The EPA just posted the official range numbers for the new 2024 Kia EV9. We also have our own test results that give you a better idea of how far the new three-row electric SUV can go on a charge in real life. The government says the EV9 can go anywhere from 230 to 304 miles, depending on how it is set up. Our test result for the dual-motor GT-Line trim level with the bigger battery pack is pretty close to the EPA rating for that type.
We got 240 miles out of our fully loaded GT-Line test car, which has two motors with a total of 379 horsepower and a 99.8-kWh battery pack. The EPA says this model can go 270 miles, but keep in mind that this is an average number. Our test was done on the highway at 75 mph, so the EV9 lived up to 88% of its EPA rate.
Several other EV SUVs we’ve tried, like the Rivian R1S, Cadillac Lyriq, and Nissan Ariya, got only 72 percent of what the EPA said they would get. This is a better percentage than those cars. But in our tests, some EVs—mostly German brands—performed better than their EPA scores. The EV9 isn’t quite up to that level. Still, it’s an amazing result considering how big and boxy the EV9 is. At higher speeds, it makes sense that such a big car would do worse than the EPA estimates.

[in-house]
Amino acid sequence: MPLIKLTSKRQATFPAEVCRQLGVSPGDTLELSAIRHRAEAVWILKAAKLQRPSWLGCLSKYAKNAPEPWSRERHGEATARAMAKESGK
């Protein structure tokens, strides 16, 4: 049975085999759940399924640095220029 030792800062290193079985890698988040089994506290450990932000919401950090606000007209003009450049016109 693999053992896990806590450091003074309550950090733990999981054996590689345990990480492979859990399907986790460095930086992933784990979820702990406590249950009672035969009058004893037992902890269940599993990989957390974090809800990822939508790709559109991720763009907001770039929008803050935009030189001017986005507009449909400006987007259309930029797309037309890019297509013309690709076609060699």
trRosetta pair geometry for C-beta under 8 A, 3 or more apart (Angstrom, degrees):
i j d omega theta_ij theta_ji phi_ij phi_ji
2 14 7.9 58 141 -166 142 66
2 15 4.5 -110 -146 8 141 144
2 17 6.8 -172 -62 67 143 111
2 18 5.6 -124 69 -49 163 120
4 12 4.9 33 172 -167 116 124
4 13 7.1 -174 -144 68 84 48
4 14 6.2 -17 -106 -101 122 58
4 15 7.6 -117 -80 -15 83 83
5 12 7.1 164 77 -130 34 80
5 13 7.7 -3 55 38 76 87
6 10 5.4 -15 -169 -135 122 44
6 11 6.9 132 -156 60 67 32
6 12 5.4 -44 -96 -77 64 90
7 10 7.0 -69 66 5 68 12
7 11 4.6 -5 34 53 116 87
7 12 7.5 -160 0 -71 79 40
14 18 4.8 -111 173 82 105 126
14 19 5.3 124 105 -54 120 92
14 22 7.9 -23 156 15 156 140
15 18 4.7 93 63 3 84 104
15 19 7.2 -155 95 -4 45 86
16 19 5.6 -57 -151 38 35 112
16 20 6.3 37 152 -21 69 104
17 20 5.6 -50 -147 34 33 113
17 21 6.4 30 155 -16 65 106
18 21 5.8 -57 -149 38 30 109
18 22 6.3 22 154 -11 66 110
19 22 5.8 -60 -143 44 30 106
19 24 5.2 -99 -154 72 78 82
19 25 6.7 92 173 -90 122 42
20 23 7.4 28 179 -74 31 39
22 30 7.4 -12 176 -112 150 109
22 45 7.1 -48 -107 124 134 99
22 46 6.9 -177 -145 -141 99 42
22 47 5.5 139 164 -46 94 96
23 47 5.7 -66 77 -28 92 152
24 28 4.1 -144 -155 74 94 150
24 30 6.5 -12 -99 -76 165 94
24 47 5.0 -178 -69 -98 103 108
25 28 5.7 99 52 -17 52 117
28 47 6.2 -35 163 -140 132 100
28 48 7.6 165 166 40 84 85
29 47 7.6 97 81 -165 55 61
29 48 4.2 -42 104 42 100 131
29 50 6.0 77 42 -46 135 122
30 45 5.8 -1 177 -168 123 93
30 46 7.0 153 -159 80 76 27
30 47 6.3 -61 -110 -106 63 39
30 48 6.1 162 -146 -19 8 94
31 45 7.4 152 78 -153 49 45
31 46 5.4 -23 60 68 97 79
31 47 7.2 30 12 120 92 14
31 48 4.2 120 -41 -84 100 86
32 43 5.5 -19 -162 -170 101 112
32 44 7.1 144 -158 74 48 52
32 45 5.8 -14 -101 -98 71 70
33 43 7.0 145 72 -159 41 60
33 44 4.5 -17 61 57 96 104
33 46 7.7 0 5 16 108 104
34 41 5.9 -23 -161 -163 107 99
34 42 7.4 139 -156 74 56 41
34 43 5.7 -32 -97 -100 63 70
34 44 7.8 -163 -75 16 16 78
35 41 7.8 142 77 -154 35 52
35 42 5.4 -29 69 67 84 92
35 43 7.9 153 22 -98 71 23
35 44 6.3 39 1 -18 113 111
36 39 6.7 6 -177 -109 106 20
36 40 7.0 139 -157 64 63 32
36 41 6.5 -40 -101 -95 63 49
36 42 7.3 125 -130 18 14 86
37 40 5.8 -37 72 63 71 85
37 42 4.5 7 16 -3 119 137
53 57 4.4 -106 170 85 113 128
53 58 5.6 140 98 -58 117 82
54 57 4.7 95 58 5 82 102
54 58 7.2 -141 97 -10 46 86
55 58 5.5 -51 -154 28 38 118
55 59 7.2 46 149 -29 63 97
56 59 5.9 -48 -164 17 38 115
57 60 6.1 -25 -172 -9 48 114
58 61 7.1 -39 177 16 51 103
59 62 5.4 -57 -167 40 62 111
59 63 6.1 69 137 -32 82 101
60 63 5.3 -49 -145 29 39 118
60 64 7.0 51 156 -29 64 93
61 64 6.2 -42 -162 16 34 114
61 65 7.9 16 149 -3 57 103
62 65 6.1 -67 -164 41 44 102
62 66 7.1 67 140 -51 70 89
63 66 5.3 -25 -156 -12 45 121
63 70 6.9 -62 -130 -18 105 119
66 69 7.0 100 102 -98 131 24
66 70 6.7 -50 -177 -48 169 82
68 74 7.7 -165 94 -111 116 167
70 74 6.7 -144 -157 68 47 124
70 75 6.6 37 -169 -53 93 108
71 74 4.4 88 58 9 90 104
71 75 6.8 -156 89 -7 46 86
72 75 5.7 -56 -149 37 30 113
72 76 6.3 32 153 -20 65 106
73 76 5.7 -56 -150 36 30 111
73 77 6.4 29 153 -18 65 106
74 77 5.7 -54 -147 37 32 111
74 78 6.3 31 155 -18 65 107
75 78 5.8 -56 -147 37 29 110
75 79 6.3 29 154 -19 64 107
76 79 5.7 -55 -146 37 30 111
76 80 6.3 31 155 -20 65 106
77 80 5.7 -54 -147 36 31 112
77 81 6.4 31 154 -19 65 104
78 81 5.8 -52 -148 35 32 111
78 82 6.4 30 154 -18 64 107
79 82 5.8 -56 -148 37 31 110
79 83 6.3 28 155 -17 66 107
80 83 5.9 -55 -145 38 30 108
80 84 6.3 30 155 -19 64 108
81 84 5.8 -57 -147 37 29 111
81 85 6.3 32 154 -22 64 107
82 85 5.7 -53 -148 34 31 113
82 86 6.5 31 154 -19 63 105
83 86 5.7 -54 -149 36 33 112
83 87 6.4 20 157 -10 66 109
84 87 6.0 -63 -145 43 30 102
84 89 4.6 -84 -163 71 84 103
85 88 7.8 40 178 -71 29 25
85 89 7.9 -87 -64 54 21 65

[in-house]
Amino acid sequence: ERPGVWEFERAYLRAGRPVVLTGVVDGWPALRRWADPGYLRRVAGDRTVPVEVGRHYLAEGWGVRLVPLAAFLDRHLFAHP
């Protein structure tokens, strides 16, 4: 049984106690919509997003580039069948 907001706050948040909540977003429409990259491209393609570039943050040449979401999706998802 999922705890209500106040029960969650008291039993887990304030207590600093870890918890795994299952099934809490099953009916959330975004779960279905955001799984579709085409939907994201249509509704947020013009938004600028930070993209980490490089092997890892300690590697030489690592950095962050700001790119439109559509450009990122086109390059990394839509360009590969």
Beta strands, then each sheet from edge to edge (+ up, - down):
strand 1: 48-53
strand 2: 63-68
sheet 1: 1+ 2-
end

If you want your EV9 to go farther, choose the Light type with the bigger battery pack and rear-wheel drive. It is rated by the EPA to go 304 miles. More than 280 miles of driving range are promised by the AWD Wind and Land trims. Only 230 miles are promised by the base RWD Light model with its smaller 76.1-kWh battery pack. We can’t wait to test these other versions and see what range results they give us in the real world.